Thursday, March 13, 2014
Last week Facebook announced major changes to the structure and functionality of their Business Pages. Current information seems to indicate these will have a major impact on the way companies and customers interact on the network – but is this really the case?
Rather than review all areas of change, we’ve detailed the key changes that will to impact your ability to reach and engage with your customers and generate value from the Facebook network.
We’ve also made some initial recommendations for ways your business can accommodate and potentially capitalise on the changes, due to be rolled out to all Business Pages over the coming months.
The two most significant differences to a customer landing on your Business Page is the new single column layout for the Newsfeed and the disappearance of the image based Tabs navigation bar – so favoured by community managers to promote their own content.
The change from two columns to one for page timelines actually makes the new Business Pages look a lot like personal profiles and replicates the current user experience on mobile (and mobile is now clearly leading the way the site looks for future desktop development).
Along with the Cover Image, the page Timeline will remain the key area Business Page managers have control over for communicating more promotional messages. With only one column available for updates managers will need to be ever more mindful of who’s on their page, what they are interested in and when they are viewing – so that they can maximise the effectiveness of the content they’re producing.
We’ve assumed that the ability to pin a key update to the top of your timeline remains – and this is still a useful tool – but it needs to be used carefully as a single static highlighted post could quickly look like a page that’s not being updated if it sits in that top slot too long. The new layout also probably means the end of the Highlighted post function.
The other big change for business pages is the removal of the Tabs navigation in favour of a single “More” button – and a “below the fold” Apps panel in the new left hand info column. This will have implications for the visibility of custom apps used for integrating other channels (like Twitter or Instagram) and publicising competitions too.
Whilst this change won’t impact campaigns designed to bring an audience into your Facebook page much, it is going to impact interactions with Apps designed for ongoing engagement. Generating activity through these Apps will need more investment in timeline posts and media spend as users will have to scroll down the page or click the More button to find your Apps whilst browsing.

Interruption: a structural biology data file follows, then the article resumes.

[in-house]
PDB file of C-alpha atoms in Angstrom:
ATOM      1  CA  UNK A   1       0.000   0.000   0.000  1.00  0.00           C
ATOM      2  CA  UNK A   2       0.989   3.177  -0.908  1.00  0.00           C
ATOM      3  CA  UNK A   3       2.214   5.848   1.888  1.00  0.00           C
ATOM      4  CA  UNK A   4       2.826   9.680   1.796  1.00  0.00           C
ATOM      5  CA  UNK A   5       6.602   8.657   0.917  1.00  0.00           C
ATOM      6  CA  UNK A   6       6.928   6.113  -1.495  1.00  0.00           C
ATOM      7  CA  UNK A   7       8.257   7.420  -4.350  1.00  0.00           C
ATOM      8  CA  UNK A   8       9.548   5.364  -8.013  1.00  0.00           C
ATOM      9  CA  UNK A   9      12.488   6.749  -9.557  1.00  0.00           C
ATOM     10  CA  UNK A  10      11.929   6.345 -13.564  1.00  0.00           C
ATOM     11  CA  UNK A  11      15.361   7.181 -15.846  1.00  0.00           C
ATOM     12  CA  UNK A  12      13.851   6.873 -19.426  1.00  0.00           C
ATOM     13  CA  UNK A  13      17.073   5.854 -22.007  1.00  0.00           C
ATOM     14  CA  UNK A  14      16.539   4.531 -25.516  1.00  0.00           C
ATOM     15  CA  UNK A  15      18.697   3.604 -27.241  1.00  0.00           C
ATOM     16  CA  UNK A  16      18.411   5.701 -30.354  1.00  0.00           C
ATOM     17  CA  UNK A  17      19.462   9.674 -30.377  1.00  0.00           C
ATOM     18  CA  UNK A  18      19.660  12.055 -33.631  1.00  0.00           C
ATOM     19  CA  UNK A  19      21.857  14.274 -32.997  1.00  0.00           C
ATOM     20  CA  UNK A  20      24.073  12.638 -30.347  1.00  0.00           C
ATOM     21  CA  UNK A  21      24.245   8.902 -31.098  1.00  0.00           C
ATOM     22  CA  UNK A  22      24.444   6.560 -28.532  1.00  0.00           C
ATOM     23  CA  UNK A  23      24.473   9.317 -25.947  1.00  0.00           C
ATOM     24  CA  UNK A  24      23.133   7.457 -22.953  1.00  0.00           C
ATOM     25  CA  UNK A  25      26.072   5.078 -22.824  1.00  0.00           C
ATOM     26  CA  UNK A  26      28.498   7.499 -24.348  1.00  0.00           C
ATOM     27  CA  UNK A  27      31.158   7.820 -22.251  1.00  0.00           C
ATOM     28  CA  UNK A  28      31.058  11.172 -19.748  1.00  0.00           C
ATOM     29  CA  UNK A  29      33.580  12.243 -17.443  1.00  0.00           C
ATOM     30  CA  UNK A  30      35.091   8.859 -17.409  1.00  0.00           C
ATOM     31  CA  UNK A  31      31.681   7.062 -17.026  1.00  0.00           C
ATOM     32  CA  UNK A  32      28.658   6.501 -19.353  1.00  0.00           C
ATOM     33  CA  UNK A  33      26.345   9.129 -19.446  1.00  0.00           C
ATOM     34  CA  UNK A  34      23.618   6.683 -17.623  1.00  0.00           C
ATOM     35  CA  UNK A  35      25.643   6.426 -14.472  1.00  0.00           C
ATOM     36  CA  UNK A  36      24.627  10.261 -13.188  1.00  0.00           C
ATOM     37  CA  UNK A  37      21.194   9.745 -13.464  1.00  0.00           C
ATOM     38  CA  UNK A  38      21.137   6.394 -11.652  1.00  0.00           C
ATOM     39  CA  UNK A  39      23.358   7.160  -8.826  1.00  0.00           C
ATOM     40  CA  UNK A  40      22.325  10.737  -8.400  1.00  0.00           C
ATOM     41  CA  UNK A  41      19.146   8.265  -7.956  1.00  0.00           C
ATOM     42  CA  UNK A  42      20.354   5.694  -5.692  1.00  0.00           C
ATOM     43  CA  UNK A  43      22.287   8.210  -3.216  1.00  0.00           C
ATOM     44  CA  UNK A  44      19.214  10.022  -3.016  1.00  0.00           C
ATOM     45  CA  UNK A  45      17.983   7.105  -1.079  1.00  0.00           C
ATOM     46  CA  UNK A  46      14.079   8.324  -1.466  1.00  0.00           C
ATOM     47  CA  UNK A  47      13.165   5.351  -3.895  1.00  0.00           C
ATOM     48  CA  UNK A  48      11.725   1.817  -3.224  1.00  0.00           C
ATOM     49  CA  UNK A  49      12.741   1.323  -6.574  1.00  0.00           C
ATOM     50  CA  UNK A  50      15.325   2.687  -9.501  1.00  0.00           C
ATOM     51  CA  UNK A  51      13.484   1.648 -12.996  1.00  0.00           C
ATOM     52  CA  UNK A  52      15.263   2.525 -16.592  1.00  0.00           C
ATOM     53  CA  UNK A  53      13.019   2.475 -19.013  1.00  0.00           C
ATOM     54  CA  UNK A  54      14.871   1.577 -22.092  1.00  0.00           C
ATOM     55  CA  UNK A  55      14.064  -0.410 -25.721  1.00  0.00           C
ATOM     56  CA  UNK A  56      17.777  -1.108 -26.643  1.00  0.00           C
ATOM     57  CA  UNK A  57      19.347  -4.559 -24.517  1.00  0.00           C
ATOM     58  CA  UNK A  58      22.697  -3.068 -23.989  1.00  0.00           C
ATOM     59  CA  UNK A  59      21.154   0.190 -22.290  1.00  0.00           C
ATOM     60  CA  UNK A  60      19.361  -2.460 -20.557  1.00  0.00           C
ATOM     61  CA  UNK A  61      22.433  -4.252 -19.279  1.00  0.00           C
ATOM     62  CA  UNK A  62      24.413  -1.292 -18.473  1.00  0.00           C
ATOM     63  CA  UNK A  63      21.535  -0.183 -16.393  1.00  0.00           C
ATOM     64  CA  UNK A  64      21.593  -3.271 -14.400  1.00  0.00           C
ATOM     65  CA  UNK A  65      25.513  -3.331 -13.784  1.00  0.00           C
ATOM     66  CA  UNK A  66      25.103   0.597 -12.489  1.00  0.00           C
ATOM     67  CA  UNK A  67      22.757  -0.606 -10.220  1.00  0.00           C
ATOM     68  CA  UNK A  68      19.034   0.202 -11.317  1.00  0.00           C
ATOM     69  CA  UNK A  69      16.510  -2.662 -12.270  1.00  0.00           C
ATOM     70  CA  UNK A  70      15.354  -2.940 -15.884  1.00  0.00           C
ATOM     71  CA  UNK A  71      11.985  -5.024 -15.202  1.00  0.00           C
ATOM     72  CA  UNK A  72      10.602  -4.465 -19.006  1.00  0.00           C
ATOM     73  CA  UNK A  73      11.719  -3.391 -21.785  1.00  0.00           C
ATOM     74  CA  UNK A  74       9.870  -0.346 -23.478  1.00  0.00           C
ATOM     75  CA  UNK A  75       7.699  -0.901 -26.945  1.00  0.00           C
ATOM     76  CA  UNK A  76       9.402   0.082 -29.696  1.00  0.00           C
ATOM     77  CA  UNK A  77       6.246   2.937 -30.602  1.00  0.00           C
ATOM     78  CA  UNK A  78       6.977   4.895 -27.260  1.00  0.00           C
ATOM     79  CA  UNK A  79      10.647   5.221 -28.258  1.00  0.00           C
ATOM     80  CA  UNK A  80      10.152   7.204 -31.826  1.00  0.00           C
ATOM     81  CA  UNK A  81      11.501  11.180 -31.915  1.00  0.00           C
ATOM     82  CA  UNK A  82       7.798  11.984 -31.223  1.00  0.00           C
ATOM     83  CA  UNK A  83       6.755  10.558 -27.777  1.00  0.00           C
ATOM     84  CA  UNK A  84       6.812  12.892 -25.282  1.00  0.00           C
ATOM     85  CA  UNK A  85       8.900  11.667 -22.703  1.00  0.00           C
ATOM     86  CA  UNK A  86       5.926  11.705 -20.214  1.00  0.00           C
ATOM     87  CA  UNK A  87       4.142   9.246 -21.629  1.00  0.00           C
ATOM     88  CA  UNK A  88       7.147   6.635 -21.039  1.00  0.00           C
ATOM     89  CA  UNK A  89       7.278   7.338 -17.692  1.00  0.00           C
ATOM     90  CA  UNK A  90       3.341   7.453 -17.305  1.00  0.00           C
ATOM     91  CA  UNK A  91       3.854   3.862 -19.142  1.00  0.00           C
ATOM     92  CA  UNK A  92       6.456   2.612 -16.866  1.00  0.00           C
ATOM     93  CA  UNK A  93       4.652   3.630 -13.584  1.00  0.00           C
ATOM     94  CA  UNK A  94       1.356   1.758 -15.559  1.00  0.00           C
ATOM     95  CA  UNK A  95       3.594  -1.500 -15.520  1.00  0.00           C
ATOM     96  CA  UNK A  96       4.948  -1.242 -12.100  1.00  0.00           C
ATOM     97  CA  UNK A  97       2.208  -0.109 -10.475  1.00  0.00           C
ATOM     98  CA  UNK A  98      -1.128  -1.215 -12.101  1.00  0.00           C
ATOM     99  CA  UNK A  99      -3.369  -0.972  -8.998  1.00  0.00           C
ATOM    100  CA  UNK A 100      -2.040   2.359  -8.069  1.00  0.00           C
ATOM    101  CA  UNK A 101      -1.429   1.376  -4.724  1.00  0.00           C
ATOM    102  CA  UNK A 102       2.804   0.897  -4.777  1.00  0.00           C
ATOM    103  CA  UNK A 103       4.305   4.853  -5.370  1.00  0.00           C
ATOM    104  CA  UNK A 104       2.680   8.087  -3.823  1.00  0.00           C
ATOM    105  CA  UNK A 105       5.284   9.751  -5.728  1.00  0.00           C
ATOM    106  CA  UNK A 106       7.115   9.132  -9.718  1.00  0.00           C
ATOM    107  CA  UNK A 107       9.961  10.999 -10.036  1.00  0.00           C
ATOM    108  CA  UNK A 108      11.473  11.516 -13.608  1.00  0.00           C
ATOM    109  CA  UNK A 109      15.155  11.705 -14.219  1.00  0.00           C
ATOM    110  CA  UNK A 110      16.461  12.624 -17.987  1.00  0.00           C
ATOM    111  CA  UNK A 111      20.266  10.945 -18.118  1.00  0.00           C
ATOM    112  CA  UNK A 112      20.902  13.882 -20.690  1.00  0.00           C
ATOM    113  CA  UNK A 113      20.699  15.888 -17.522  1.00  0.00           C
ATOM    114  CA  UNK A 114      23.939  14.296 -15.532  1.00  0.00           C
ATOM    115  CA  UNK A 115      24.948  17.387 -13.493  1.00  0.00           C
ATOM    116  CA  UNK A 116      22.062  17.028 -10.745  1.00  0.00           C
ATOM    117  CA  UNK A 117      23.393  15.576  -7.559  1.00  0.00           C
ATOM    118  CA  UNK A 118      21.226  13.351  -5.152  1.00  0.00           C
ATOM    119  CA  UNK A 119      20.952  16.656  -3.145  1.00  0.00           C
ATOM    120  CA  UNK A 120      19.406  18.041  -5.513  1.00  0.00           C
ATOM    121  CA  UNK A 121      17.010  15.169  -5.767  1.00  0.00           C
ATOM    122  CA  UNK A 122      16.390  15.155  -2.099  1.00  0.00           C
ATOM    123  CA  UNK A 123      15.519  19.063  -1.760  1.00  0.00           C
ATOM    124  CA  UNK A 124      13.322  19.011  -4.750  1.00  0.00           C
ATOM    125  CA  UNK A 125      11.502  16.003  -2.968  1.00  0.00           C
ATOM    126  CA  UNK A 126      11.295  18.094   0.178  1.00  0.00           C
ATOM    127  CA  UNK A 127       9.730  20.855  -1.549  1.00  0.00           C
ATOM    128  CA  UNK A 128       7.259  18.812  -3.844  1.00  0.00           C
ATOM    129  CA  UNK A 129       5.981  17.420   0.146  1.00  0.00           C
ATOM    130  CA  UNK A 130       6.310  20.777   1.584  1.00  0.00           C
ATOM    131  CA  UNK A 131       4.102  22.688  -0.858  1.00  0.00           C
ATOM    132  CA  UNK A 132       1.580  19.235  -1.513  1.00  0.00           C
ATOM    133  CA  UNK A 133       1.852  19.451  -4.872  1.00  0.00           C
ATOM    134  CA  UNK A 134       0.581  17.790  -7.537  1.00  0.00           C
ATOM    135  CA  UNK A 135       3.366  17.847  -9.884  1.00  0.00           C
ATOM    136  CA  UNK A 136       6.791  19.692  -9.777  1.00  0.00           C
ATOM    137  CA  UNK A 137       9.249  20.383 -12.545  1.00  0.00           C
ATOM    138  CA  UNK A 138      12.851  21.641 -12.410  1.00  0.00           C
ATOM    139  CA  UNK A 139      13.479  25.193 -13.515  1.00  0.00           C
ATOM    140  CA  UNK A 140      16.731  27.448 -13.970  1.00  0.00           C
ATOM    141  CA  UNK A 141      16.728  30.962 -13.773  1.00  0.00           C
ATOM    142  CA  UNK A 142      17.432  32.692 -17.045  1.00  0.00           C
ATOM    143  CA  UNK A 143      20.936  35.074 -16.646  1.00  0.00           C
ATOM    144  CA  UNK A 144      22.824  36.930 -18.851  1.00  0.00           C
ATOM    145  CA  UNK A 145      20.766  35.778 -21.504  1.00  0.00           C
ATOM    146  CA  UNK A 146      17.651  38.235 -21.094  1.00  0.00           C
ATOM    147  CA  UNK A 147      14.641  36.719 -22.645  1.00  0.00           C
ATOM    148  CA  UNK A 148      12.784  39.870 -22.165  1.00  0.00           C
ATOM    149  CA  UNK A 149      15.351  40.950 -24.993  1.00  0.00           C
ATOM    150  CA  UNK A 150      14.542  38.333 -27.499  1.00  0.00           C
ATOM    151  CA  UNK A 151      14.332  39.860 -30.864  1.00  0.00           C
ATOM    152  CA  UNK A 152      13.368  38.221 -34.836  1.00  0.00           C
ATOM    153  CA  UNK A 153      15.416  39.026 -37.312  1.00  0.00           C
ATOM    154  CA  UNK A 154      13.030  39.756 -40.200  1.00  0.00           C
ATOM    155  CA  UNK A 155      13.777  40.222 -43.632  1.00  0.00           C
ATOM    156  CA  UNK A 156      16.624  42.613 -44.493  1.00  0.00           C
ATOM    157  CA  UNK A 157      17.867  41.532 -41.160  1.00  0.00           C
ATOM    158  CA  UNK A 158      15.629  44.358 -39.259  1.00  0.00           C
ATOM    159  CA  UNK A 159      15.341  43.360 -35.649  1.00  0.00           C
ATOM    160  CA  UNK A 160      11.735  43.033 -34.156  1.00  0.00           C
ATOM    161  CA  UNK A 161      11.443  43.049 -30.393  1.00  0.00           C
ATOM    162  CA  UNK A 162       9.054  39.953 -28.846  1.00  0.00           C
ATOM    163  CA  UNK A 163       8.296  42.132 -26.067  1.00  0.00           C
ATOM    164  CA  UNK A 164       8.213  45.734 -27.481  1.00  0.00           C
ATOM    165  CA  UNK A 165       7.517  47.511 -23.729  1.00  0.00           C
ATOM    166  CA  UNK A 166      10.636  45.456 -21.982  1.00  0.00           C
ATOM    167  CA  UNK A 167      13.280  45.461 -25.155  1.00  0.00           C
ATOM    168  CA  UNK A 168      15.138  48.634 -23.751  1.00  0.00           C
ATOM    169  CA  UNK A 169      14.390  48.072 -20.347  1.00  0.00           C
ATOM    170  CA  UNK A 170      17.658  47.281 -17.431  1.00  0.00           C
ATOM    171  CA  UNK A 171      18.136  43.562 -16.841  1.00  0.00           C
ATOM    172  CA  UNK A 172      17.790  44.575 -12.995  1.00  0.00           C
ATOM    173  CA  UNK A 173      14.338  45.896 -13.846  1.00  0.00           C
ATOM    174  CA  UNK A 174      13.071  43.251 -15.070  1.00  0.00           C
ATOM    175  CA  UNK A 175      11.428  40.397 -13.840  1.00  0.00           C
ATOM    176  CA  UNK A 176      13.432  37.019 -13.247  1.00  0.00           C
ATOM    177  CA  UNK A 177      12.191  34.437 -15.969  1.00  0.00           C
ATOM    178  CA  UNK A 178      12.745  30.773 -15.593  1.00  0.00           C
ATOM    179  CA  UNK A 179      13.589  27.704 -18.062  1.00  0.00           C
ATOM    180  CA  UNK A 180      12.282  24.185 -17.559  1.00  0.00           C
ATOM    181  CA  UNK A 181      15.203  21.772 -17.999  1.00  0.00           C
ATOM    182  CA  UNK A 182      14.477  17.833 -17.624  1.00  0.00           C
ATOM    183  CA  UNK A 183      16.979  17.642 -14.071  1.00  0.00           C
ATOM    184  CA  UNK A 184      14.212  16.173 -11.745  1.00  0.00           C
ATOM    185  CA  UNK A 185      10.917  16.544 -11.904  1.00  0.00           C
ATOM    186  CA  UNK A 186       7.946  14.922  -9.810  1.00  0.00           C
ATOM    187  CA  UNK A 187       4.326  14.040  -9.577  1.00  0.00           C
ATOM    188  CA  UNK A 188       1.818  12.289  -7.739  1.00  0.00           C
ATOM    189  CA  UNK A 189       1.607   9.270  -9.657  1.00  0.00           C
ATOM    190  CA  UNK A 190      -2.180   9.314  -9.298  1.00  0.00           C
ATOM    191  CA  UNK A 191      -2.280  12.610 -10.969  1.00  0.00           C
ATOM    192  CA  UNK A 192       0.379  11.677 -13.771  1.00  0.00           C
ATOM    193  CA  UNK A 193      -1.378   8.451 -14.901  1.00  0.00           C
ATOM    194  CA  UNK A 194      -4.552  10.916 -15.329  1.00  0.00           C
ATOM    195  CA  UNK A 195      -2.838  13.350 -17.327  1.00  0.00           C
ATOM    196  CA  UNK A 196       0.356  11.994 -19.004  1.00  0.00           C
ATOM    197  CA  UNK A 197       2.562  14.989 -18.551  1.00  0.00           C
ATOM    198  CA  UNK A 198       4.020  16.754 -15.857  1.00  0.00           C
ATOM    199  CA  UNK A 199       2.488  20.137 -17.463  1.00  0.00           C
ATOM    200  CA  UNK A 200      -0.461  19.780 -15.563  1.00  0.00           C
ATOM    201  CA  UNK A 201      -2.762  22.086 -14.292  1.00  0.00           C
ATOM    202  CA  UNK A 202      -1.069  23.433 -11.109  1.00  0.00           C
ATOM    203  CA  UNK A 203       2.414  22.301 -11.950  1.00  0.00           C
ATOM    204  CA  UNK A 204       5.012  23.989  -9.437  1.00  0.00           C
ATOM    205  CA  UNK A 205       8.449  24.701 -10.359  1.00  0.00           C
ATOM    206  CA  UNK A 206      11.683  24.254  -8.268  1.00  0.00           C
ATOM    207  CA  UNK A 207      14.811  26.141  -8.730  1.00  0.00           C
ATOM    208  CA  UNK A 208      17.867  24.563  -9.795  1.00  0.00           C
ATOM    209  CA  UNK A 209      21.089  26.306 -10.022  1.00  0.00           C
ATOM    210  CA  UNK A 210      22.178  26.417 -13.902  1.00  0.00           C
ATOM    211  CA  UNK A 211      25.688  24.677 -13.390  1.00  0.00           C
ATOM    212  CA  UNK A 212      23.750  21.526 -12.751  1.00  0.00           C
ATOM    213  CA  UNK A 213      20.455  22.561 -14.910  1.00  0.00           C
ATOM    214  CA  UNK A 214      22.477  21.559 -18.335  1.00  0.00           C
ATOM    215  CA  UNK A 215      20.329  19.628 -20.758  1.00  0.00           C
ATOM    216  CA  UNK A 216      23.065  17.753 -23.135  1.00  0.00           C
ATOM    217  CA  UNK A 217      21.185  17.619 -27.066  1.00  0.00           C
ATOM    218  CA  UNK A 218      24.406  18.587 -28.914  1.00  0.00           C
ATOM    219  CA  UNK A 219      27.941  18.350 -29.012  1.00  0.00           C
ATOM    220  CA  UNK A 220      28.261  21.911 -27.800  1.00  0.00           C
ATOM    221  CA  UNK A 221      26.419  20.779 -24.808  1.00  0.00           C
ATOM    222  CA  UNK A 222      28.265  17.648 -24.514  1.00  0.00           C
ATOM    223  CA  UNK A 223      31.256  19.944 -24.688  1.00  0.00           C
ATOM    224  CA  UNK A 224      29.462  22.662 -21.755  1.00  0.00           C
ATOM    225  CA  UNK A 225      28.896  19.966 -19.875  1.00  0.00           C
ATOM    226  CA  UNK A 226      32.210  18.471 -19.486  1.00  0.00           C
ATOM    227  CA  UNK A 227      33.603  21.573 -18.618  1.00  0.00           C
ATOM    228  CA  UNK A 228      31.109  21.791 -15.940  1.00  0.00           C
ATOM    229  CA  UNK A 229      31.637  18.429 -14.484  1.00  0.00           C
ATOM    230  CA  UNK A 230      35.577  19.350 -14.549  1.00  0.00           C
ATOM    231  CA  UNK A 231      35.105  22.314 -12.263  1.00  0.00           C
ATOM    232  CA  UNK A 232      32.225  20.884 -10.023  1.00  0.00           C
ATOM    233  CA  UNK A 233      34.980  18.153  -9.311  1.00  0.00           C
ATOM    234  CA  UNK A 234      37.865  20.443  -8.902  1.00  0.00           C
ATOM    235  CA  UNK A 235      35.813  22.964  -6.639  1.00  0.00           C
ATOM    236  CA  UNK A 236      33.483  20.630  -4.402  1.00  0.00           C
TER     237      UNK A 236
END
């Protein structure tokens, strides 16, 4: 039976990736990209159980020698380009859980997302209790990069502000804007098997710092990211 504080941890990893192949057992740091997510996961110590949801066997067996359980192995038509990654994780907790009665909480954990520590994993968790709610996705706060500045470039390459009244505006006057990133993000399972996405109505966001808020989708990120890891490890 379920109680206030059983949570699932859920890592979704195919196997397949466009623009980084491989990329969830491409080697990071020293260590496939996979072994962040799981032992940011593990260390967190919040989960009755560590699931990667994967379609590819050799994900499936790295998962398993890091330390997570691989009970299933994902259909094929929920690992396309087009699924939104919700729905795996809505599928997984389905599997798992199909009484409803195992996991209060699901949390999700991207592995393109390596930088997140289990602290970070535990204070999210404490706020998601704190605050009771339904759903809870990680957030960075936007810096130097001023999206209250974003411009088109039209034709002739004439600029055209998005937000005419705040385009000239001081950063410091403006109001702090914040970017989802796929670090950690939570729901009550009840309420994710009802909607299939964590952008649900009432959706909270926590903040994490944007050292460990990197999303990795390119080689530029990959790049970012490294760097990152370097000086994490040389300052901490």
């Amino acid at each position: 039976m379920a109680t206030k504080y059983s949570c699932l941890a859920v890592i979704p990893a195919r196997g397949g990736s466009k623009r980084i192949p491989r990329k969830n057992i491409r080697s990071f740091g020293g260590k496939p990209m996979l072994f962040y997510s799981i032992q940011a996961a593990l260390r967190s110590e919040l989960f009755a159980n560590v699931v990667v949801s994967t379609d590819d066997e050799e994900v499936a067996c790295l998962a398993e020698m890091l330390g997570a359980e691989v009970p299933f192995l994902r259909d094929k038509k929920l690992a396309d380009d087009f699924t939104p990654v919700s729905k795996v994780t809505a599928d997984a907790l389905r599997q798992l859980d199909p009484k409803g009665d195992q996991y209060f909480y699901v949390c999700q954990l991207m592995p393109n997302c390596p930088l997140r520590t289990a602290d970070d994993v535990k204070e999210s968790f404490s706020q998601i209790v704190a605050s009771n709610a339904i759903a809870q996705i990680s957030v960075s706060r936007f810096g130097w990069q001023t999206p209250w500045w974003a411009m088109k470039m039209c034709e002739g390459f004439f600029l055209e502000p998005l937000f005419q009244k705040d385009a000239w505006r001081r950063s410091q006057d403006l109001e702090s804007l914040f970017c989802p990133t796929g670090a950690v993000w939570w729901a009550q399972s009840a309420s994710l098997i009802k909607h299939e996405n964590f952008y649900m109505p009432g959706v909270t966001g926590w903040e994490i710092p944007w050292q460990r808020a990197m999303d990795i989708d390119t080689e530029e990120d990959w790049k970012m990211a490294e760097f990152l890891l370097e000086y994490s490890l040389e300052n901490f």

It’s possible that companies will start experimenting with a more commercial use of the cover image that sits at the top of every Business Page in an attempt to highlight custom app content and promote offers. But without being able to link from this image directly to an app it’s not going to be easy to drive meaningful actions.
We don’t see any magic bullet for the removal of the Tabs navigation – but more than ever having an active, customer orientated approach to page content and management, blended with considered ad spend is going to deliver best results.
According to Facebook all the changes are intended to “make it easier for people (your potential customers) to find the information they want” and whilst the changes are no doubt guided by general user experience on the social network – they also follow a trend to commercialise engagement with customers on Business Pages. This means that increasingly you need to advertise to develop conversations that you can convert.
Nobody should be surprised by this as its Facebook’s business model to gather a mass market audience, then charge businesses for engaging with it via their network. Once again this underlines the key with all social media activity for business.
Whilst customers are talking to you on someone else’s network (be it Facebook, Twitter, LinkedIn or Google + etc) – you don’t have full control of that relationship. Strictly speaking, they aren’t YOUR customers – they are the host network’s.
The really important bit of being a social media marketer is to create interactions and nurture conversations in the social channels your customers are active in. Doing this well, raises awareness and drives consideration of a company’s products and services and enhances their reputation. But done better still, we should also be striving to migrate these potential customers off the host network, to the company’s email database – to their website – or to an e-commerce platform – and in the nicest way possible, work to convert them to a sale.
Only then can they be considered your customers – and in that respect nothing has changed.
So is Facebook still worth the investment? Whilst it still delivers un-matched reach and high quality contextual targeting for ads – yes for sure.
Is Facebook forever? Almost certainly not – but your website, email data base and reputation are – so focus on the benefits Facebook can bring to these channels.
To use Facebook marketing to drive traffic to your website, capture invaluable email data and enhance your reputation with our campaigns, click here!
Categories: Social Media Articles